Freshfields Bruckhaus Deringer has launched a full-scale review of its cherished all-equity partnership model, including the possibility of de-equitising partners.
In what is a momentous U-turn, the magic circle firm’s senior management has confirmed that it is considering a wide range of changes to its partnership model, including the creation of fixed-share partners across the firm.
The review follows the firm’s momentous move in February to ditch its all-equity partnership model in the Far East and introduce salaried partners in Beijing, Hong Kong and Shanghai.
Co-senior partner Konstantin Mettenheimer confirmed to The Lawyer that he had been in talks with fellow co-senior partner Guy Morton regarding a number of different options, including whether possible changes would affect existing partners, groups or individuals.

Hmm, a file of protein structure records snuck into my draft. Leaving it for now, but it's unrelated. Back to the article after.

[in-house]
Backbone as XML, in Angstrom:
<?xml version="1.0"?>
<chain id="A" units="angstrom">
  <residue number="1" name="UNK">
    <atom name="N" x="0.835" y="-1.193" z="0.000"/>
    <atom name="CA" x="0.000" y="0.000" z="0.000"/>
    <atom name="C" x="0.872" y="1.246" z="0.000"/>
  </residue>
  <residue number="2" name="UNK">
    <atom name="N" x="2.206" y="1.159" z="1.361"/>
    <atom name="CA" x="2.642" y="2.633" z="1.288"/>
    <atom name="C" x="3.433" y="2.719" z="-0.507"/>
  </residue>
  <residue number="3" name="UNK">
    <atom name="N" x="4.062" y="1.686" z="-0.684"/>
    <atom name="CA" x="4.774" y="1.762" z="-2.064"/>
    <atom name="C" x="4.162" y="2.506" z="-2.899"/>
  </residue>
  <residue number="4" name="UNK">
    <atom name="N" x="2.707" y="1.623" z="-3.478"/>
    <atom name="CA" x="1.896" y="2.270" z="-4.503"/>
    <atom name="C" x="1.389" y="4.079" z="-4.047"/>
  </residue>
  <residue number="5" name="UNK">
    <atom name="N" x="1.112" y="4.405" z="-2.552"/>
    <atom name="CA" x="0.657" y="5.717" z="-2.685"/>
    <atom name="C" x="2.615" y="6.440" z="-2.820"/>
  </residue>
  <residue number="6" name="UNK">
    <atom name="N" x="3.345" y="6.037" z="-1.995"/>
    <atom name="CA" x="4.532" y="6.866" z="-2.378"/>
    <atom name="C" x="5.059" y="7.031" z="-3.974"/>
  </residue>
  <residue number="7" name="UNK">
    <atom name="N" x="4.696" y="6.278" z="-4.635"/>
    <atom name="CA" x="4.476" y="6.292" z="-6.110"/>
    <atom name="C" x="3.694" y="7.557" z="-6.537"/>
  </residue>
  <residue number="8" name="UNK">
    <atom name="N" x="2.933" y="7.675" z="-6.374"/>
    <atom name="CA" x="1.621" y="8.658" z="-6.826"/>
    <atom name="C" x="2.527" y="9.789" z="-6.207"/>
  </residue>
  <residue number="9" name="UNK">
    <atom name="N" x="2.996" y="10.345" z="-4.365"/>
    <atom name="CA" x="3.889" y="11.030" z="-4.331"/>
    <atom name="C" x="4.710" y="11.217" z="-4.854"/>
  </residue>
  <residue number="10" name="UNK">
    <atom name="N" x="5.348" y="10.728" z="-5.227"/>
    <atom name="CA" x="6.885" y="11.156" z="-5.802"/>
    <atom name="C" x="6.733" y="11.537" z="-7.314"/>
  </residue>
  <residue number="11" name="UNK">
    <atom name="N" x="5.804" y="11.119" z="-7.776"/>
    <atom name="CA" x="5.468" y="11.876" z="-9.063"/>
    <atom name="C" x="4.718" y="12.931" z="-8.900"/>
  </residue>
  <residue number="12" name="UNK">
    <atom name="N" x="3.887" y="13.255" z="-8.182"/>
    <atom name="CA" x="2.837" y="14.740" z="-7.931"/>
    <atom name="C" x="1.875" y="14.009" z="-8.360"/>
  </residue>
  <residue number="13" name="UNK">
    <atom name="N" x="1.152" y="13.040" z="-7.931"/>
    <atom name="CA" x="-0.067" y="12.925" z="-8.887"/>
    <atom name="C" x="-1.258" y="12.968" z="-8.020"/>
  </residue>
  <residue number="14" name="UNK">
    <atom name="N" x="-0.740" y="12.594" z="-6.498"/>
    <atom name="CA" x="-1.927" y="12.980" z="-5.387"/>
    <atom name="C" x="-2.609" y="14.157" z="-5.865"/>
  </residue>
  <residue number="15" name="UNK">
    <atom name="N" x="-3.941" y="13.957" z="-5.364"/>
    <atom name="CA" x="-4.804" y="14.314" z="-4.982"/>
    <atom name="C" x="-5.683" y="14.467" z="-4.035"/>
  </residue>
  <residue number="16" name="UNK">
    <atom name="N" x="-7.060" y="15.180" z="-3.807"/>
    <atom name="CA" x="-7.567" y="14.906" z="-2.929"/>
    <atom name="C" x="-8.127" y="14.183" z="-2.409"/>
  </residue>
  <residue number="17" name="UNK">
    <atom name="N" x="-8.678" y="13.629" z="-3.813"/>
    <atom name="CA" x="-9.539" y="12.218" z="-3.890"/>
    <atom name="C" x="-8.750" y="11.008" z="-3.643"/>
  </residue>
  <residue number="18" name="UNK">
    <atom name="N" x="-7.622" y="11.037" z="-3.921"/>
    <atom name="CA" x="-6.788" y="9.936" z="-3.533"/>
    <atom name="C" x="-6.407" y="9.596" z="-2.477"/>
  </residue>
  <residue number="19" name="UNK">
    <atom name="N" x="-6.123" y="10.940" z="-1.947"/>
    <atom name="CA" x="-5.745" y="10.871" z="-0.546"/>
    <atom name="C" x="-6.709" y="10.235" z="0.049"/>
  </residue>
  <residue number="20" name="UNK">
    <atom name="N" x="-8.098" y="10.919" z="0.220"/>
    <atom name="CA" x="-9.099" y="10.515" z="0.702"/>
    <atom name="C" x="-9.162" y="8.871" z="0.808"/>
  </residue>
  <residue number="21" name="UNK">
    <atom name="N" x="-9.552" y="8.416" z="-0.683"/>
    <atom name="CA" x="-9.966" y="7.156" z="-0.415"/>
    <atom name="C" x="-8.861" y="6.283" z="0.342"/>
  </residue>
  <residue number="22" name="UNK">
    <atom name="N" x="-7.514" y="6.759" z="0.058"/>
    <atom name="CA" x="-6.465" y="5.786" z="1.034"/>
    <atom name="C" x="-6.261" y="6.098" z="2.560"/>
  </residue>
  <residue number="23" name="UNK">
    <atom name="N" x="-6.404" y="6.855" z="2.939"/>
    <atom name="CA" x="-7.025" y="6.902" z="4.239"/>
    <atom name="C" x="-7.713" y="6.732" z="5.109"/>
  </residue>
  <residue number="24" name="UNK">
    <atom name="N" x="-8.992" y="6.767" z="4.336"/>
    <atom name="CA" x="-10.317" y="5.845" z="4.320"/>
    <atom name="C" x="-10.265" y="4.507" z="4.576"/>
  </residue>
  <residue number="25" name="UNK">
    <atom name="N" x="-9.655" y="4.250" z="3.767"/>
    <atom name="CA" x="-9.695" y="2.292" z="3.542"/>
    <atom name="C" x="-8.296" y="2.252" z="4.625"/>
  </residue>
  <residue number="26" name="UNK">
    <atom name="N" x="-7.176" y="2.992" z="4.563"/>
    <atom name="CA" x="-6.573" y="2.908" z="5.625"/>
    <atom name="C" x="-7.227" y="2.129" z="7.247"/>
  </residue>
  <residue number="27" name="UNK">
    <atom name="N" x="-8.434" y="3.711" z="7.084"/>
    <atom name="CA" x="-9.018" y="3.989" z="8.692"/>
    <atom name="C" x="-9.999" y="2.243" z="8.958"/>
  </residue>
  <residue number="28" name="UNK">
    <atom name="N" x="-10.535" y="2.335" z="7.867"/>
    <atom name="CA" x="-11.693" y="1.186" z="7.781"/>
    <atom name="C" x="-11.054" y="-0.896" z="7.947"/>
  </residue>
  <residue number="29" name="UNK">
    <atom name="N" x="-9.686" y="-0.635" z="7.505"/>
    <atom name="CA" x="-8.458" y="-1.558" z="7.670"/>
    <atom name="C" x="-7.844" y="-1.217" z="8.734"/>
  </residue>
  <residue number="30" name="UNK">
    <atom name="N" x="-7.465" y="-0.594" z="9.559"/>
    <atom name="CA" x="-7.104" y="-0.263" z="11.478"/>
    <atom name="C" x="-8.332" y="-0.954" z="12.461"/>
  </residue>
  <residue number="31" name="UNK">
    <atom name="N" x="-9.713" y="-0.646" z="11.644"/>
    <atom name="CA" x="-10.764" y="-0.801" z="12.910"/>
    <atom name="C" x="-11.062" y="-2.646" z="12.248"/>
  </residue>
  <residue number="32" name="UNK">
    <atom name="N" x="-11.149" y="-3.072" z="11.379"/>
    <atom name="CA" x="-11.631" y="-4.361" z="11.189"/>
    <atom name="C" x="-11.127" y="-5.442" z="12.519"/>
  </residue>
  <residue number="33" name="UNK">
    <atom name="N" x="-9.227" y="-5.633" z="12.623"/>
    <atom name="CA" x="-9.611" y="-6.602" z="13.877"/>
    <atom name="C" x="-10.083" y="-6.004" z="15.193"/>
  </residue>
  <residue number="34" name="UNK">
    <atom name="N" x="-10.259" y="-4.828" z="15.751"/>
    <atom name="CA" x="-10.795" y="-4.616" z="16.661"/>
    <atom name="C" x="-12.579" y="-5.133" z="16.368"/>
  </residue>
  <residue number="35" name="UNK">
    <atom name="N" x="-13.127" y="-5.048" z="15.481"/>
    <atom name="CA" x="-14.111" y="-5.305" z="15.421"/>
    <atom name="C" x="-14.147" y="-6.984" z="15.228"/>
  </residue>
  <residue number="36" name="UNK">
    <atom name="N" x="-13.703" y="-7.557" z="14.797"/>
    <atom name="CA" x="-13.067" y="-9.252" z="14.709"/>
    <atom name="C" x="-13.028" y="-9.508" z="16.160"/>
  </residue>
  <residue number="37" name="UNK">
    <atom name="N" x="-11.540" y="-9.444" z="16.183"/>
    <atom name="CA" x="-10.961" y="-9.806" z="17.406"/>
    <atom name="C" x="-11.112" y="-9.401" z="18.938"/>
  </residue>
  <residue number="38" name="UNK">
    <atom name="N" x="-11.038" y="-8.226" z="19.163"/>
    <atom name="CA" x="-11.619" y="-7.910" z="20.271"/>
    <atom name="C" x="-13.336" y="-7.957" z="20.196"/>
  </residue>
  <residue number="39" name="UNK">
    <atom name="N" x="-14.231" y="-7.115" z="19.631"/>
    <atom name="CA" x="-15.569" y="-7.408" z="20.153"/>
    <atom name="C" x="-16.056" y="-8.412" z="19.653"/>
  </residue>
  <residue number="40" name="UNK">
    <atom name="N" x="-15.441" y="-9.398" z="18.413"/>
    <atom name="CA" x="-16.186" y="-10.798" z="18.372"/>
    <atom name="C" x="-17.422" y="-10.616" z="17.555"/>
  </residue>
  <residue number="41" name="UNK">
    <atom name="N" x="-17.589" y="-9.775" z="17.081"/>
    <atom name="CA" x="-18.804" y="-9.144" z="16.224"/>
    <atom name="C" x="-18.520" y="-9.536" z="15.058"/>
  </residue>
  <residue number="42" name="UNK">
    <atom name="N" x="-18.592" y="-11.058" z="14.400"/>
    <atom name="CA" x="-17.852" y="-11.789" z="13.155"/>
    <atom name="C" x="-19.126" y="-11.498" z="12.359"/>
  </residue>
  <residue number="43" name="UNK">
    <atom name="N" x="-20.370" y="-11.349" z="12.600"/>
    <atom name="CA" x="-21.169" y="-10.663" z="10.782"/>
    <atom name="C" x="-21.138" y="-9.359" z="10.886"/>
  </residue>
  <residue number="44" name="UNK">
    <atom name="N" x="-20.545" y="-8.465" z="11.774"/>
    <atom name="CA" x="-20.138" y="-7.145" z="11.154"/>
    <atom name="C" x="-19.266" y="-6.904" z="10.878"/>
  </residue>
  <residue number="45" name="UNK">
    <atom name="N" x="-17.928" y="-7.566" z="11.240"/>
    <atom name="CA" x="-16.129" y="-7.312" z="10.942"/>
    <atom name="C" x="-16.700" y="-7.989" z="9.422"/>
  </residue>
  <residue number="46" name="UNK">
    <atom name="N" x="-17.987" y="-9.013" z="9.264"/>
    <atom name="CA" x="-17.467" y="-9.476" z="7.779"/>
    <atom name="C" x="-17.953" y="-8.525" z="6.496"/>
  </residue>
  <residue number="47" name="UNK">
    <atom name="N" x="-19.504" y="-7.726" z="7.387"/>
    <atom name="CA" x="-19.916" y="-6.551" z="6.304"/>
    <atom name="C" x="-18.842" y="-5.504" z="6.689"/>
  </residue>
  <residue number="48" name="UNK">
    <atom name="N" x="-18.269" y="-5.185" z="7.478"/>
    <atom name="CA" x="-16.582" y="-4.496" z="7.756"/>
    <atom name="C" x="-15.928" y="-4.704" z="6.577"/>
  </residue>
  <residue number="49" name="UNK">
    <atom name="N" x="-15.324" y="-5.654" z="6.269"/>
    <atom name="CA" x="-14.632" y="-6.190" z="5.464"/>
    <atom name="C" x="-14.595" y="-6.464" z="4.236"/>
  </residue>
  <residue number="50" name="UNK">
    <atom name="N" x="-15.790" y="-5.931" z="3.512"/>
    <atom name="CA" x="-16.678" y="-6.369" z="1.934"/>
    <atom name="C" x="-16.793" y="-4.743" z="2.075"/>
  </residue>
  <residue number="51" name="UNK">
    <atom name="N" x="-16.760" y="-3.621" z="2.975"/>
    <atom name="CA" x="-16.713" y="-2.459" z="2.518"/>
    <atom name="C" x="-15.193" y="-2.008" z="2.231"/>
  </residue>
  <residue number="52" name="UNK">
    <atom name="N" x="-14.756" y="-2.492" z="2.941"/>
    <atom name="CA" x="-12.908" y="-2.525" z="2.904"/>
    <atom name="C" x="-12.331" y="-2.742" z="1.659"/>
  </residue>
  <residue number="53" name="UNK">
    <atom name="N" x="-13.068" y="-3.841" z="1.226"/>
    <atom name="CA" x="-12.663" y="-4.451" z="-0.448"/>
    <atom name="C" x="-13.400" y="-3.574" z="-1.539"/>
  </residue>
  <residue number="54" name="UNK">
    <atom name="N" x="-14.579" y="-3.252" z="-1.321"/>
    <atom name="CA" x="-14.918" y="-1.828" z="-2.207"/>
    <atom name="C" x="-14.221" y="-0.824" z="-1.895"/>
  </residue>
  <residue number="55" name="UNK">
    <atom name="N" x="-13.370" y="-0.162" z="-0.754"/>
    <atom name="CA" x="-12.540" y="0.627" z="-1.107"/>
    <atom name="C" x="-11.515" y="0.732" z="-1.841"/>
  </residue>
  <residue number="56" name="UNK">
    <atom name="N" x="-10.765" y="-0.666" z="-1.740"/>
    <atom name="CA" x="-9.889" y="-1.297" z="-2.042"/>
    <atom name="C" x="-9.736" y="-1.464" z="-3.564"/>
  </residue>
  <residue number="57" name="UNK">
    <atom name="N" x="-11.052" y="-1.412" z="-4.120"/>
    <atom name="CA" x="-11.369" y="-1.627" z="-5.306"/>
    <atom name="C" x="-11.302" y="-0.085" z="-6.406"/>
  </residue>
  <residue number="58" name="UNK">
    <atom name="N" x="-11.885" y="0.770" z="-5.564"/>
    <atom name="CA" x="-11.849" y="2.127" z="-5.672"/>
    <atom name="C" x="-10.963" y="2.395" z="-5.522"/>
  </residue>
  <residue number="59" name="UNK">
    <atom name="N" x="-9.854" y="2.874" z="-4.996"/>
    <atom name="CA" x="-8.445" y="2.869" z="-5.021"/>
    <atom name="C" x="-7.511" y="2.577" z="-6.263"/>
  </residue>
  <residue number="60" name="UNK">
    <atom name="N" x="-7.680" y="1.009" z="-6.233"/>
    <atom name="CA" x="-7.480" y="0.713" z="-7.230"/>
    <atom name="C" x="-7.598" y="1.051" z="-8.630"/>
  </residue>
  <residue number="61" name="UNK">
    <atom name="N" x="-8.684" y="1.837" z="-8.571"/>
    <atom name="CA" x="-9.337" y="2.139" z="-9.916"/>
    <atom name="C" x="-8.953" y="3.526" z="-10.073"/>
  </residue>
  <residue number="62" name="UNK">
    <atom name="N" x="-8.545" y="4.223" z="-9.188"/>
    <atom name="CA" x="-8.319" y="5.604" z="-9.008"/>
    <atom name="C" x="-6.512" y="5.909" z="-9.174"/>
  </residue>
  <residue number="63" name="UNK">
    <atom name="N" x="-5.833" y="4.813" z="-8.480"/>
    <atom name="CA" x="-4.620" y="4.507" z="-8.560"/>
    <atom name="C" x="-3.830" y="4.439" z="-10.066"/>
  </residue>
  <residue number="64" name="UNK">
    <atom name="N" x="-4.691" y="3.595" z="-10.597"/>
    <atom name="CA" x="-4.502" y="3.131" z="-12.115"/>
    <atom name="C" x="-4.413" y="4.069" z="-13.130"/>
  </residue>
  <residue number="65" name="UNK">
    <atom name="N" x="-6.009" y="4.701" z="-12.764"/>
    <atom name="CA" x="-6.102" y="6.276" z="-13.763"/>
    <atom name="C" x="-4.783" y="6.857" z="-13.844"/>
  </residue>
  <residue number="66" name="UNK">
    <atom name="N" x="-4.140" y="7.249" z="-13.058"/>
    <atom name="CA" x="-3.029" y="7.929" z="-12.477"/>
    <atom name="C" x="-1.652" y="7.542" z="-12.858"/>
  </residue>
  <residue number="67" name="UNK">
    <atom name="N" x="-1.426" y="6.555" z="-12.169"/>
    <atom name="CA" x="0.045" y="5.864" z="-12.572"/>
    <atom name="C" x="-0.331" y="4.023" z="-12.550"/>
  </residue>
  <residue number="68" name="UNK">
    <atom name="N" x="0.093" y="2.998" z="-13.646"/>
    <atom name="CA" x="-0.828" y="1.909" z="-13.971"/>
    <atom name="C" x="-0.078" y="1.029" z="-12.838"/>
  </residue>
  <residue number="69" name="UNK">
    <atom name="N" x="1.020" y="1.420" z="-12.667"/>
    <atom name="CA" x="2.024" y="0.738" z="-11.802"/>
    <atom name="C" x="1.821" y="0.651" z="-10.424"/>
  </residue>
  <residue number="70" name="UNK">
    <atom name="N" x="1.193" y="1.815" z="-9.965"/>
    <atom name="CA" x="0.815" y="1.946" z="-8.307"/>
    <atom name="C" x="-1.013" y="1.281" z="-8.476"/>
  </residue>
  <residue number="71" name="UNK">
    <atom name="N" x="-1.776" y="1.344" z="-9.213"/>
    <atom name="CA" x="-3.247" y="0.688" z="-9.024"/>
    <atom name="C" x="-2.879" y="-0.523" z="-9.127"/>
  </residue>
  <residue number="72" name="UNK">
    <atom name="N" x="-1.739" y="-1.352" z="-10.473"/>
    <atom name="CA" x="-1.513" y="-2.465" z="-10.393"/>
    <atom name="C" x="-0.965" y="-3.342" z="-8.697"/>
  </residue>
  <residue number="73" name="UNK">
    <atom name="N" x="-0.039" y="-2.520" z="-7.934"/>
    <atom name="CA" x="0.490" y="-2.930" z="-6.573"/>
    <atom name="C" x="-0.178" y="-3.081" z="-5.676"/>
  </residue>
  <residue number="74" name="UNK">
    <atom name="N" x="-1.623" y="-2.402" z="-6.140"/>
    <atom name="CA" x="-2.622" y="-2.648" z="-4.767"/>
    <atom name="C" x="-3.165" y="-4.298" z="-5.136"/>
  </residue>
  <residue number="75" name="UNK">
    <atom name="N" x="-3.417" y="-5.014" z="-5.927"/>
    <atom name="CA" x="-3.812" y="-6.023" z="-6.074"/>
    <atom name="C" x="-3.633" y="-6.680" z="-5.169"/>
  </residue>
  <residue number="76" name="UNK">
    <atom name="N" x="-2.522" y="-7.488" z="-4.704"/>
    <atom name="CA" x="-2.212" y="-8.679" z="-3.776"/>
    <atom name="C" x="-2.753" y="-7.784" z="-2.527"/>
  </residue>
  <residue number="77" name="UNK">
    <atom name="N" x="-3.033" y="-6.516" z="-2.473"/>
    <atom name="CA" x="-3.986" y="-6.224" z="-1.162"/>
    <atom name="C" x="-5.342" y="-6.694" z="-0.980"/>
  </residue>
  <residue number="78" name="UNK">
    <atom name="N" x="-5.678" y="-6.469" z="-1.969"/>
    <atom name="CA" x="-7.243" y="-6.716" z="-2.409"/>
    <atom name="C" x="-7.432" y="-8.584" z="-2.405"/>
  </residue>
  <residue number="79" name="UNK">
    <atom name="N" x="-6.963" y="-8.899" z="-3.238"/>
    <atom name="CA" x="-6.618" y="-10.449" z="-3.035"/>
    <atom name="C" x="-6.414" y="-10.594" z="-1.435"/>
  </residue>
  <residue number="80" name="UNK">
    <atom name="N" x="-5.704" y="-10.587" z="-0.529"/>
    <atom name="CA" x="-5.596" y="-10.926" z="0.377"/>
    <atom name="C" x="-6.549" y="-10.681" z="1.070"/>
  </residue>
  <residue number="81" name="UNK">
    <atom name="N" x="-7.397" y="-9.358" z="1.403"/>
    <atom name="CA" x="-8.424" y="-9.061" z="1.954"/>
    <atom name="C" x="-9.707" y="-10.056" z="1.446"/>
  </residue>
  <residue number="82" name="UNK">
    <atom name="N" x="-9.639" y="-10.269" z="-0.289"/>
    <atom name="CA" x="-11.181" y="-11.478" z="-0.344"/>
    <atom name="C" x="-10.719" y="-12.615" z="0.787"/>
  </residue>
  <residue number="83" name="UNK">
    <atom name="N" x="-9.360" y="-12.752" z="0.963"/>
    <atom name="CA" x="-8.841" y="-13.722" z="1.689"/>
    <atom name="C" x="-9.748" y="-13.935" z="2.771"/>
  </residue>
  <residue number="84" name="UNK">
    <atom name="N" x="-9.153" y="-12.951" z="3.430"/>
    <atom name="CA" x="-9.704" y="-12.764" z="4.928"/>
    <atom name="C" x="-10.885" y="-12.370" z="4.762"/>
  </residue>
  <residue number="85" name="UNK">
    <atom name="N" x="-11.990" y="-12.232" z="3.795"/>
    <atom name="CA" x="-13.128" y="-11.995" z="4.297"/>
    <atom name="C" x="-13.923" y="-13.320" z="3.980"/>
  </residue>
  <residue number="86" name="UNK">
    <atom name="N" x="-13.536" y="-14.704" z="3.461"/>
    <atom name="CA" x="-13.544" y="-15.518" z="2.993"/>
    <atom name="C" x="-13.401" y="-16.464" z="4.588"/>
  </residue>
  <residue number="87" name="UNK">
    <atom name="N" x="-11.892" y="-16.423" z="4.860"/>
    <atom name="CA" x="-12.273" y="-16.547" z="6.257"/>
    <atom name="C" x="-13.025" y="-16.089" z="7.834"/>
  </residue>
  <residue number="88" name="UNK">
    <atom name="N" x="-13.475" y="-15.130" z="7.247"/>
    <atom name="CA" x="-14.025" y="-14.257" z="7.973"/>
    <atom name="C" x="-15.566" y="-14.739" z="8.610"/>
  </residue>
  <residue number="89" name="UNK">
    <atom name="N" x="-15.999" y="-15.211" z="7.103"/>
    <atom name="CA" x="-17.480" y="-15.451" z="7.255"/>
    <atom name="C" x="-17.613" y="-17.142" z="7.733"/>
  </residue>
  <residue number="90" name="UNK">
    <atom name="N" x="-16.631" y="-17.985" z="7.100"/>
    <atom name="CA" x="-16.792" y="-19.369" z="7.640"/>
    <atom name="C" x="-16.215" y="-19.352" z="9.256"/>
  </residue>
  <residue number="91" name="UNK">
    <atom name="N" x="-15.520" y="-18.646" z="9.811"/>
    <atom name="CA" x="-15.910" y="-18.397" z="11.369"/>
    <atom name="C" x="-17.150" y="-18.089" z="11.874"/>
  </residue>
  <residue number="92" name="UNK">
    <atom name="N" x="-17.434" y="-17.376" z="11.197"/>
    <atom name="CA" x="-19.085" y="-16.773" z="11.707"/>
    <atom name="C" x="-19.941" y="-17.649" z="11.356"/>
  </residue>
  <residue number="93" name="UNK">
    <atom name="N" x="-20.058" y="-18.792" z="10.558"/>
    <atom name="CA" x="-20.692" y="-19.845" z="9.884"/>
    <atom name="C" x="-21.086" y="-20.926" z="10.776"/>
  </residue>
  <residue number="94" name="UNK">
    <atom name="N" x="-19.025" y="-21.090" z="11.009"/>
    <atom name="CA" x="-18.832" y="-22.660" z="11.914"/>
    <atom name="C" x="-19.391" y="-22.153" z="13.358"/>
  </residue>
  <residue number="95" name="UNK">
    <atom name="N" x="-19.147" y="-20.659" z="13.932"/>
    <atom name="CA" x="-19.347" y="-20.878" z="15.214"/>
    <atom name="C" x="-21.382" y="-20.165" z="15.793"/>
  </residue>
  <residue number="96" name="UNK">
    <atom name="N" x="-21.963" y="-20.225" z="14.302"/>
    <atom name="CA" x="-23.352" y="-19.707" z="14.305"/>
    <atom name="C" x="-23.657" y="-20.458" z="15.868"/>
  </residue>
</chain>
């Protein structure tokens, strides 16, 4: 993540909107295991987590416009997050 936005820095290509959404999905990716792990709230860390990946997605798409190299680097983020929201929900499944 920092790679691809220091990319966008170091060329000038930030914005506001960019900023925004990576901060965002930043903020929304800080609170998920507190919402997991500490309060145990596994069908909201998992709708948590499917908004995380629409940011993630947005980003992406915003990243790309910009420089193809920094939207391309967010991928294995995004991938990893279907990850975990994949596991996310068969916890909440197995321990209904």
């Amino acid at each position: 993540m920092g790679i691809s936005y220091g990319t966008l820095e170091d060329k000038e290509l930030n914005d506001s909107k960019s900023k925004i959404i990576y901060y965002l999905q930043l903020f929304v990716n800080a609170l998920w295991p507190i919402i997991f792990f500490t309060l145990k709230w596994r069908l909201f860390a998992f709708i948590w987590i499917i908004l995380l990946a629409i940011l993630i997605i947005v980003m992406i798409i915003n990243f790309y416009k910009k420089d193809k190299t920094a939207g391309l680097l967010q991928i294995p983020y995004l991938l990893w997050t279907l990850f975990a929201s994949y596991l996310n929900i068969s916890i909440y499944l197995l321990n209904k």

“We’re thinking in all directions,” he said. “We feel there’s a need for flexibility and there are a number of other firms which have done this, such as Slaughter and May and Herbert Smith, which we can take into account.”
Sources said a proposal was likely to be put to the partnership in the coming months.
Freshfields move is the latest in a turbulent year. The firm is actively seeking a US merger. Raising average partner profits to match those on Wall Street would be a key component of that strategy.
It is understood that there is a management meeting this week, where the changes will be discussed and where it will be decided when to take it to the partnership.
Sources suggested that this would be a firmwide policy, not determined on a country-by-country basis.
Mettenheimer said: “We’re listening to what our clients say. We have to look at how we structure our remuneration so that it’s in line with our clients’ needs.”